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Where It Stands

Where It Stands: Paved road access to Meeting House Springs cemetery is in limbo

  • 2 min to read

A plan is on hold to bring paved roadway access to the Meeting House Springs cemetery in North Middleton Township.

There is an agreement in place between the cemetery association, the township and a developer, said Marcus McKnight III, a Carlisle attorney representing the caretakers of one of the oldest cemeteries in Cumberland County.

The agreement calls for the eventual replacement of the current gravel access road with a paved road tied into a street system approved as part of a subdivision plan forwarded by Waggoners Gap Road LLC of Leola, Lancaster County.

“We were expecting it to start midyear [2018] but it never started,” McKnight said about the subdivision. “Now the property is up for sale. Presumably a new developer would take over and use the same plan approved by the township. The deal is still in place but we need a development to happen to get the permanent road.”

The cemetery was accessible by way of the Meeting House Road underpass tunnel in Carlisle Borough. That access was cut off around Aug. 15, 2015, when the Turnpike Commission eliminated the overpass crossing Meeting House Road as part of its plan to widen and extend the turnpike in Cumberland County.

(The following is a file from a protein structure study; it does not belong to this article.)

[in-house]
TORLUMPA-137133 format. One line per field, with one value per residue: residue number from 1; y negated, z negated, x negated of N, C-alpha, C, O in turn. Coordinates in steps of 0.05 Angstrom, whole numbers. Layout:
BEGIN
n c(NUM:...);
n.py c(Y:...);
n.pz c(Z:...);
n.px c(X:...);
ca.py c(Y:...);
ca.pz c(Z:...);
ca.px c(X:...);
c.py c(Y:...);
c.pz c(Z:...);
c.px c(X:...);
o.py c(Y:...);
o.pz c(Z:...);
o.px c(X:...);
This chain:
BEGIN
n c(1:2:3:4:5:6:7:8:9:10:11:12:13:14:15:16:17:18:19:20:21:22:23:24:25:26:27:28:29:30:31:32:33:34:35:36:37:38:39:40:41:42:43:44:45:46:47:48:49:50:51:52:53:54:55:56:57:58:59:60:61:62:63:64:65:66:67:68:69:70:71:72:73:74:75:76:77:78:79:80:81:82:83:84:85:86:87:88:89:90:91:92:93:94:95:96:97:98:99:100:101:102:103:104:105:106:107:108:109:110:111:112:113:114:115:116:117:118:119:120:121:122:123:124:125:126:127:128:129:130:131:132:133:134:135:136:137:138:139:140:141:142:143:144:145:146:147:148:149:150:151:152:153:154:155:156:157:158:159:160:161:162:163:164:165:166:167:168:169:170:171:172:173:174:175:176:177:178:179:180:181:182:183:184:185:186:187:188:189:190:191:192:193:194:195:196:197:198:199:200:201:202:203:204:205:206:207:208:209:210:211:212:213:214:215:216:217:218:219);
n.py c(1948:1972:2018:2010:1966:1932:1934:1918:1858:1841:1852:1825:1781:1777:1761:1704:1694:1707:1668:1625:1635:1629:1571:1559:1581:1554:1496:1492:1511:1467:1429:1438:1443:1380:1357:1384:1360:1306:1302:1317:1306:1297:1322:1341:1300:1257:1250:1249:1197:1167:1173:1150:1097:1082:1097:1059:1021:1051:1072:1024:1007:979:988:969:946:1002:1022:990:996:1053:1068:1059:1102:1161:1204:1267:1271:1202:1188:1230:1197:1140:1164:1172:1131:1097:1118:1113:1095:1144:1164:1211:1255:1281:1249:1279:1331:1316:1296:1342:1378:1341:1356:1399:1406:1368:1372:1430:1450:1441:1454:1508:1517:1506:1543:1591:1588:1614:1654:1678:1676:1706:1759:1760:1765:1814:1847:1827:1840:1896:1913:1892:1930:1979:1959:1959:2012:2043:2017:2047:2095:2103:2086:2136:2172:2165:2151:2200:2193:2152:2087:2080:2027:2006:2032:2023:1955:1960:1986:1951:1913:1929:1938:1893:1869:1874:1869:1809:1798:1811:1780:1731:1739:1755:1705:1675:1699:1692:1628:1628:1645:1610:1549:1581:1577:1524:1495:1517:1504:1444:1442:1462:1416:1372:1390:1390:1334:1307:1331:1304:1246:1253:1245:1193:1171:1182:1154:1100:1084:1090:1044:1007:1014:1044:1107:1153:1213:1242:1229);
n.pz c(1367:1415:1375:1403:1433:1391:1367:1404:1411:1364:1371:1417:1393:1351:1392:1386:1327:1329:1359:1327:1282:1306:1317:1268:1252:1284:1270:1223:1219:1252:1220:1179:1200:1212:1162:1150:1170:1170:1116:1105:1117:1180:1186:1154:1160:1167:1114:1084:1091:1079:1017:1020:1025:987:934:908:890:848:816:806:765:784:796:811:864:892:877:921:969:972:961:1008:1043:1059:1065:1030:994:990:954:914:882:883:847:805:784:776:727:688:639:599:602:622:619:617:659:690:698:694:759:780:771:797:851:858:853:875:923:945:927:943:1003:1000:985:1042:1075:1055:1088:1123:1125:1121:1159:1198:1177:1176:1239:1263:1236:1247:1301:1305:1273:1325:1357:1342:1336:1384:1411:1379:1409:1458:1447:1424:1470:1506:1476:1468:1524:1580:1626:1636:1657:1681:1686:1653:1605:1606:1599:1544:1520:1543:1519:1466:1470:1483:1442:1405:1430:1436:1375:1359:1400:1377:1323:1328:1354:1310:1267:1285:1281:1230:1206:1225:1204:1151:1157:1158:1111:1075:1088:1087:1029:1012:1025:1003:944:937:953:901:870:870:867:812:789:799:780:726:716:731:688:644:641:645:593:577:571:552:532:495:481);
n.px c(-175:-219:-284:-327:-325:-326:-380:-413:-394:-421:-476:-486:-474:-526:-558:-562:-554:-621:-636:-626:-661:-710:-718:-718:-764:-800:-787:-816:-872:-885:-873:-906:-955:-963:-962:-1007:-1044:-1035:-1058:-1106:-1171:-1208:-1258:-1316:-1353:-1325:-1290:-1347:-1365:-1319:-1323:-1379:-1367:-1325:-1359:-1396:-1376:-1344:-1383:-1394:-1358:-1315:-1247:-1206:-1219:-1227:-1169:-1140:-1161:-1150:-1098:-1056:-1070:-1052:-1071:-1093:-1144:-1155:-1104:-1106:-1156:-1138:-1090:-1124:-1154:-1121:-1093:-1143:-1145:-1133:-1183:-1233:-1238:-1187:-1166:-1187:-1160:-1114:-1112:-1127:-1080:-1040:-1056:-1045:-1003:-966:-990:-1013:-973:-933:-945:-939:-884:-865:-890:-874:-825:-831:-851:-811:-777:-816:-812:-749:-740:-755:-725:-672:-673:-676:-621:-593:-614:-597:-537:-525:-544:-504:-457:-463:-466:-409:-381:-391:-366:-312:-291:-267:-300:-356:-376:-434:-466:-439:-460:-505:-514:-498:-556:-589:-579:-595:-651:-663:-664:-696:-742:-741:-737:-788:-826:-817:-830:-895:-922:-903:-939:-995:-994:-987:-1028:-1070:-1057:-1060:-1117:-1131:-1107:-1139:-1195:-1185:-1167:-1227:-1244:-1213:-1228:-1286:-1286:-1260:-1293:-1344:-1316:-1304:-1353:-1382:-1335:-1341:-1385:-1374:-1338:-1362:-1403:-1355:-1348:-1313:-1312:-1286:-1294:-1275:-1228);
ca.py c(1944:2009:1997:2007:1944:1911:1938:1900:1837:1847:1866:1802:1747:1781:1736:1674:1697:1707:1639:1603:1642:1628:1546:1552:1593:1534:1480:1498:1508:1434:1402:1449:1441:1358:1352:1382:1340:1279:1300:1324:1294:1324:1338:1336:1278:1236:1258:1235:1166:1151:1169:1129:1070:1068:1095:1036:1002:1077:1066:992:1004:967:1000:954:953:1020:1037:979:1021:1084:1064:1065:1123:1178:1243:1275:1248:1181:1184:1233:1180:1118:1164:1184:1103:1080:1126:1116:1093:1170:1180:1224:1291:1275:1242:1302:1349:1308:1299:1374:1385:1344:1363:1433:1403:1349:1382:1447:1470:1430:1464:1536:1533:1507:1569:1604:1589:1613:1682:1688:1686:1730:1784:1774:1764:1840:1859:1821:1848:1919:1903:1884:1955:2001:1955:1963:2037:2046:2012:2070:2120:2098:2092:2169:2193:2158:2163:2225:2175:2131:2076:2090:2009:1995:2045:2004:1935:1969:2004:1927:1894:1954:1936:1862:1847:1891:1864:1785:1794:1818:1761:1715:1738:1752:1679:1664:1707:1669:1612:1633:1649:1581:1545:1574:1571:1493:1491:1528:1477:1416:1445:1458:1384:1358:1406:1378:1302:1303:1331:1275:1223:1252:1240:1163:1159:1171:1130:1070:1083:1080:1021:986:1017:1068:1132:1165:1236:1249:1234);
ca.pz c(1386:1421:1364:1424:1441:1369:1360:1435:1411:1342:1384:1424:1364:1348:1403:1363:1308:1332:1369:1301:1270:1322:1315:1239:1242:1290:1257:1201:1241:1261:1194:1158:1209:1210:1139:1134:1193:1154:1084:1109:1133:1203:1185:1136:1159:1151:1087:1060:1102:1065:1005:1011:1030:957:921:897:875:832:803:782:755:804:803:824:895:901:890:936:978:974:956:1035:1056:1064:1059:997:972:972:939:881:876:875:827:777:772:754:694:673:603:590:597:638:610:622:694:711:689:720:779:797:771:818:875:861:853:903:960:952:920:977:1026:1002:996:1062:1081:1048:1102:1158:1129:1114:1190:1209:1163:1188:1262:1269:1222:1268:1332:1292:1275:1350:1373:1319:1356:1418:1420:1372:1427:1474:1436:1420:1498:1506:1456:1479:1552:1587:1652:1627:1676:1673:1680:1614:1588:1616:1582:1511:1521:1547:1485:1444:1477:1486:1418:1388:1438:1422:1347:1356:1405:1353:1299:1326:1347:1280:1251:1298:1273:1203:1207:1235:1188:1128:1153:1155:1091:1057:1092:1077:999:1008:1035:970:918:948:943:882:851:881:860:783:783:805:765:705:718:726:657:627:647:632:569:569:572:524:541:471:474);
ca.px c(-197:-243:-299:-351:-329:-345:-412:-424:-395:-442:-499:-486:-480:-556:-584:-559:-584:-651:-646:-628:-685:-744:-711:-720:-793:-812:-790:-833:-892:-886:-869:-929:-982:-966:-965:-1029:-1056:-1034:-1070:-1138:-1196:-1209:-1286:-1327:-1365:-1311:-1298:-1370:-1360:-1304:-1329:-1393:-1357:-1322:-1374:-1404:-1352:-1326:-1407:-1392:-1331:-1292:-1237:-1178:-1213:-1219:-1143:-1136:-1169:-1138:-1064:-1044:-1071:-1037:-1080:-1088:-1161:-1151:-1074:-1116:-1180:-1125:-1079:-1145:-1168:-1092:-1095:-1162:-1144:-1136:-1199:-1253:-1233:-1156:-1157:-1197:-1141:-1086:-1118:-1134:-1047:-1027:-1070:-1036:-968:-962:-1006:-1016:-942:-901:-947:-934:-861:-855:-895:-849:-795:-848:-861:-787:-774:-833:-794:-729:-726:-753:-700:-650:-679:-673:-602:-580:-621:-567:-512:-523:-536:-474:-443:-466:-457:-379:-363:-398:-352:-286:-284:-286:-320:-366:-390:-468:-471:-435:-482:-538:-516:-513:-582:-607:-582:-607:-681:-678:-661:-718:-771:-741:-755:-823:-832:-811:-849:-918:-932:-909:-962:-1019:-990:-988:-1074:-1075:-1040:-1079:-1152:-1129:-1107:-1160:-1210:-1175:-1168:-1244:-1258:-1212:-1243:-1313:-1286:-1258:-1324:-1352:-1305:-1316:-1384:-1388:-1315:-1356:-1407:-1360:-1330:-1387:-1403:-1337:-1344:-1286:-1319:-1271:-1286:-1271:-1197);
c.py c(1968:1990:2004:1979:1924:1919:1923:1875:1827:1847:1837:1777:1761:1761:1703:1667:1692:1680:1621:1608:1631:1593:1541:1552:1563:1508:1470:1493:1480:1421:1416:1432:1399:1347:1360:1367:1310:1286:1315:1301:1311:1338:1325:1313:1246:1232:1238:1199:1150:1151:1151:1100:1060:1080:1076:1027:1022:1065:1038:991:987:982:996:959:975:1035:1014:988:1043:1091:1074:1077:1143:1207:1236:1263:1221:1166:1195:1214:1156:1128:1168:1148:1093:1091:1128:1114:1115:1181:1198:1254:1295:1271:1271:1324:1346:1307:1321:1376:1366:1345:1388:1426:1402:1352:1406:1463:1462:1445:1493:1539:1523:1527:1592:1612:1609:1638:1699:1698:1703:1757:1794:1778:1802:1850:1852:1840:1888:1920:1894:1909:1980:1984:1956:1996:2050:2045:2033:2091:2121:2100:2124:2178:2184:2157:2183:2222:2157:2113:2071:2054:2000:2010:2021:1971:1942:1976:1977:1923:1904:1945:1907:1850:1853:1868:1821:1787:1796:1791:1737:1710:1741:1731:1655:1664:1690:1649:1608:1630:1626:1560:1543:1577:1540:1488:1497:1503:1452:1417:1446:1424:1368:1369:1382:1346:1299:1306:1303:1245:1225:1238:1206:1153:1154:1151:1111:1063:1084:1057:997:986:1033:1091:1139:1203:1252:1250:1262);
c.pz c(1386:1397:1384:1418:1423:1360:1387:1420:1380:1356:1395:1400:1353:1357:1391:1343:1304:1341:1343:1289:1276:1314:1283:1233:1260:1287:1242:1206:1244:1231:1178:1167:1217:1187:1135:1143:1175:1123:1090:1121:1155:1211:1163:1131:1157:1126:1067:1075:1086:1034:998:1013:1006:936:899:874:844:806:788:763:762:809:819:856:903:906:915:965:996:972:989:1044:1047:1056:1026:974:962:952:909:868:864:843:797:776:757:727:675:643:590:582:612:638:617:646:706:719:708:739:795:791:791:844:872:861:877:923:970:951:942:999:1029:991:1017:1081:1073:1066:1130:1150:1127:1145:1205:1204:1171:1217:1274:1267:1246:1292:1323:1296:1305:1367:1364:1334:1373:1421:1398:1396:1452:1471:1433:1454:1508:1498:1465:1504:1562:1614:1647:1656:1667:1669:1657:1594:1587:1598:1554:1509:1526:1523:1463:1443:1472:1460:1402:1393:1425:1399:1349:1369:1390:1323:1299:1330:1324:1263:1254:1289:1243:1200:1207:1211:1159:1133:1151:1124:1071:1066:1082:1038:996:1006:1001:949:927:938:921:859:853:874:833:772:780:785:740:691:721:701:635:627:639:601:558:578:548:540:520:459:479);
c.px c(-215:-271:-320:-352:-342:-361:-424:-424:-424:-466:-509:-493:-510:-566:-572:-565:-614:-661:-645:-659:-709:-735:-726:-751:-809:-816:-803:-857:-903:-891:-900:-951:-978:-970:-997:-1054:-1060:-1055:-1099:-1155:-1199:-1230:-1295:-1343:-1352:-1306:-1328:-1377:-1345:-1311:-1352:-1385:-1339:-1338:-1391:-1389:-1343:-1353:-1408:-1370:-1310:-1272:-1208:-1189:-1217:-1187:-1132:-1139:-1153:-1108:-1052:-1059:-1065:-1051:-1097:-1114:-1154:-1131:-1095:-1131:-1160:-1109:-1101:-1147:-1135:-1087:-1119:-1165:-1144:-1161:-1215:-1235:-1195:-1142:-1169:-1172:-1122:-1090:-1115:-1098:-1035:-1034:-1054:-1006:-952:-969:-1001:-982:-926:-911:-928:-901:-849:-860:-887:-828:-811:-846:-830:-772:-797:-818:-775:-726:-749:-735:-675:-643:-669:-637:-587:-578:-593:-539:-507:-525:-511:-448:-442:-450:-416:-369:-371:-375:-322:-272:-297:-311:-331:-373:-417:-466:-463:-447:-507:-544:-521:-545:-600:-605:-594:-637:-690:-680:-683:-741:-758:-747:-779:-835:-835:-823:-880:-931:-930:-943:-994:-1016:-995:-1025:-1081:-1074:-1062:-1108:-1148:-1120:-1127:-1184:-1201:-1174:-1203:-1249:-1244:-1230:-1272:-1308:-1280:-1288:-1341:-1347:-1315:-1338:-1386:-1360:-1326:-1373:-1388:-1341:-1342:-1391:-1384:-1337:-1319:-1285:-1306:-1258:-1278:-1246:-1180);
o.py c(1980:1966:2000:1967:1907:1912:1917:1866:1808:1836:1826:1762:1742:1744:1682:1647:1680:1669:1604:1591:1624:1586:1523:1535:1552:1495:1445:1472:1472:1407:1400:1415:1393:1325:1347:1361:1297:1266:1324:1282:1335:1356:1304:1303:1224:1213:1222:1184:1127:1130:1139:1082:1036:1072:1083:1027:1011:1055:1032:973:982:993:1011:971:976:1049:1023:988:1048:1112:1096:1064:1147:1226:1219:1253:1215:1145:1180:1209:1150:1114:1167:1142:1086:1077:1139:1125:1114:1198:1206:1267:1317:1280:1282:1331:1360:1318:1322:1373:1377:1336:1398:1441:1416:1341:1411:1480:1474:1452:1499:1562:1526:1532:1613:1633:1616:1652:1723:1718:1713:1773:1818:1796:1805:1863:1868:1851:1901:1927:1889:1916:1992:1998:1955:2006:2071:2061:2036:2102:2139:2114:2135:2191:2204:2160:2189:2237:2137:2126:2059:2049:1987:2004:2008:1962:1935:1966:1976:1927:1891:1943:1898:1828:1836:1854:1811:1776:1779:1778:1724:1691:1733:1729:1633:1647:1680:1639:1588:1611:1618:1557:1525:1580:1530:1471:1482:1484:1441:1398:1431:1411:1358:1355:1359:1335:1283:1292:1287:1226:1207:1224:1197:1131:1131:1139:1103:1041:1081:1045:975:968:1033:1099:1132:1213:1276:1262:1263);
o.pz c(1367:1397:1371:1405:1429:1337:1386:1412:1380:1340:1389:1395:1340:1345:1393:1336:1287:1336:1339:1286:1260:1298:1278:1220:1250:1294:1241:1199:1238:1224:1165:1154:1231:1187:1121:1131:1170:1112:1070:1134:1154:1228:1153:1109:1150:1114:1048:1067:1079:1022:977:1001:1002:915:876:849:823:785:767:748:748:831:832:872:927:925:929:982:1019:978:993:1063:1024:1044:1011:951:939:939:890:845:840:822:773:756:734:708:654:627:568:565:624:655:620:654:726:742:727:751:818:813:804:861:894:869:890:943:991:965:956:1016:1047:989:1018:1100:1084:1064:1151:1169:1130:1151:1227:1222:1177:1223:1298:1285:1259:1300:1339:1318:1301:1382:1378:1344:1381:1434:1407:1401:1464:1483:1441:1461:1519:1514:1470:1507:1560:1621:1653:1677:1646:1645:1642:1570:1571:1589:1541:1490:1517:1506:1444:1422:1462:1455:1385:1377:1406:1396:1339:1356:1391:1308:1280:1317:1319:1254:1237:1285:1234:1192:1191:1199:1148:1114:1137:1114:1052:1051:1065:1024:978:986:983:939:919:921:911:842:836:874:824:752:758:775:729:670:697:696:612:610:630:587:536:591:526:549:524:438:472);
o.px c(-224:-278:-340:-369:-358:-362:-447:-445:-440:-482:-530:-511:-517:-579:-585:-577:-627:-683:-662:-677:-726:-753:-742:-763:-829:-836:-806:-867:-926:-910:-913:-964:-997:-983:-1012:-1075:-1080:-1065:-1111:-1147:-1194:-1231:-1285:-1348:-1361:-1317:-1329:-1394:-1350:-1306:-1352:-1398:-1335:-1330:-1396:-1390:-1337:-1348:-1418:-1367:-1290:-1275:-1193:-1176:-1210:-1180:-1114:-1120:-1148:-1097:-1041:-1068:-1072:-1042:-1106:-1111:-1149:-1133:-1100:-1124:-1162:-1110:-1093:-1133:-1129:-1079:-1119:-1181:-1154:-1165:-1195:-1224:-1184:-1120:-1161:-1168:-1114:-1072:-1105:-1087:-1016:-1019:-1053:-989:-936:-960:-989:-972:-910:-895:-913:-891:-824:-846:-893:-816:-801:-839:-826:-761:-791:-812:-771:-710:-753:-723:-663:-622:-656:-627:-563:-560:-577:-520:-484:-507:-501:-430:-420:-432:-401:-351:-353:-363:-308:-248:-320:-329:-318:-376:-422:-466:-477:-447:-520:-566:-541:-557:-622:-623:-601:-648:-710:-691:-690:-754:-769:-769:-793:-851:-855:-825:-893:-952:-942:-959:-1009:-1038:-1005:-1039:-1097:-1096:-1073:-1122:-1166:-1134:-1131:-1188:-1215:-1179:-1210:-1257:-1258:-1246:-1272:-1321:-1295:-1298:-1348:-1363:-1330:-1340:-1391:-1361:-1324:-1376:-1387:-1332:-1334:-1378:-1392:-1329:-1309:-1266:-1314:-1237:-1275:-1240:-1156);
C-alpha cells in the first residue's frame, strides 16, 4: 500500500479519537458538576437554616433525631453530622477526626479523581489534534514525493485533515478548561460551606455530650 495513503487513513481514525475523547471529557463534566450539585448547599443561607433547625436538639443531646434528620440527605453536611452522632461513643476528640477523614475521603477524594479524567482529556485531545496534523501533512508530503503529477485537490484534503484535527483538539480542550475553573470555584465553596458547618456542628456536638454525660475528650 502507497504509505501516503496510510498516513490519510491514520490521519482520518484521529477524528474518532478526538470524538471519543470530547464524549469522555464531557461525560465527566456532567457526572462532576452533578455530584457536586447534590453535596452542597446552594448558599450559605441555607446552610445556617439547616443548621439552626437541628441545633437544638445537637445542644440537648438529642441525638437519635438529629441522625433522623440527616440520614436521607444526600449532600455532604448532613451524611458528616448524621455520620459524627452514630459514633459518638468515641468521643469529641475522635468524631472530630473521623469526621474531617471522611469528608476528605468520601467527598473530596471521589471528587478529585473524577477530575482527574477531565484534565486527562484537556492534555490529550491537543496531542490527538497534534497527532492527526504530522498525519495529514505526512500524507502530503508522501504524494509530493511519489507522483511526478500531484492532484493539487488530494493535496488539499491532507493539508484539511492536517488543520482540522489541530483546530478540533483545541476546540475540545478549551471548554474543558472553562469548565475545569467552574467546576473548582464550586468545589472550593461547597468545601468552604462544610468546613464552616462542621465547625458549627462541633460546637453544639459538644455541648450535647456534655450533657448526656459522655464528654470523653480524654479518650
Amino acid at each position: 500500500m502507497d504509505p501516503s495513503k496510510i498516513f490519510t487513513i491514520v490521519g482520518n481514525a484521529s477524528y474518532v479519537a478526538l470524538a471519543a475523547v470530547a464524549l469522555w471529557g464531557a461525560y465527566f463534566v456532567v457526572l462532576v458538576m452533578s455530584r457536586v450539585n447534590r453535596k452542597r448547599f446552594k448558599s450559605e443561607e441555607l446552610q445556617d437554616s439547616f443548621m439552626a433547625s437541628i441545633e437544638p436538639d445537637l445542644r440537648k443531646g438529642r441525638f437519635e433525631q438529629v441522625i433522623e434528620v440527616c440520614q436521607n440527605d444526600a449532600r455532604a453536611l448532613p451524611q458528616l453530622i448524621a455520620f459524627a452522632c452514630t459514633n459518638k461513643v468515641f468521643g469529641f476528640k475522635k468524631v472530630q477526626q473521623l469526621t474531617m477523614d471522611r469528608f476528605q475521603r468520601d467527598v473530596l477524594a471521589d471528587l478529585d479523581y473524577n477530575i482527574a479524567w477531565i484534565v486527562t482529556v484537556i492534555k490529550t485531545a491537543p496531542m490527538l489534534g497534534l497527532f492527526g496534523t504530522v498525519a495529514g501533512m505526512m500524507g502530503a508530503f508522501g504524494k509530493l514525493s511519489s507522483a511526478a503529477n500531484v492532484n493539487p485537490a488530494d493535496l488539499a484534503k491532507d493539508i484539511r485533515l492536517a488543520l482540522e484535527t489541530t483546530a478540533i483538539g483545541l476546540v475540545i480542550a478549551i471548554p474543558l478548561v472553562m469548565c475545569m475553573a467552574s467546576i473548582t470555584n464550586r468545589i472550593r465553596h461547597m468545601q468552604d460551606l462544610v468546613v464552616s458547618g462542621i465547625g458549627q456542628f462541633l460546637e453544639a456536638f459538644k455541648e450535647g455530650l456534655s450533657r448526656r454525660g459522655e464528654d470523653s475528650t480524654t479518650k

Working on behalf of the association, McKnight filed an equity action and injunction in September 2015 against the commission and the adjoining property owner, Waggoners Gap Road LLC.

The equity action asked Cumberland County Judge Thomas Placey to require the commission to either reopen Meeting House Road or to provide and fund an adequate public access road off Route 74. A nonjury trial on the lawsuit was originally scheduled for Aug. 17, 2016, but rescheduled for that November. The trial did not take place.

Instead, the association through the First Presbyterian Church of Carlisle reached an out-of-court settlement with the commission and the developer, McKnight said. He said DABD Limited Partnership represented the George family as a plaintiff in the lawsuit.

Rather than go to trial, the commission agreed to provide funds to the developer to install pull-over spaces at different points along the gravel road as a temporary solution, McKnight said.

The gravel road off Route 74 did not provide adequate public access to the cemetery because it was only wide enough for one vehicle and was not designed to handle heavy equipment. The pull-over spaces allow for better access for vehicles going in both directions.

Prior to the closure of the tunnel, the Meeting House Springs cemetery was an active burial ground that hosted special services on select holidays. Since the closure, the church had barred the association from hosting events where there could be a large draw of people due to the inadequate access provided by the gravel road.

At one point, Waggoners Gap Road LLC had submitted a plan to develop 150 single-family detached homes on 97 acres between the cemetery and Route 74.

Where It Stands is a weekly column that takes a look at what has happened with a news story since it was last reported on by The Sentinel.

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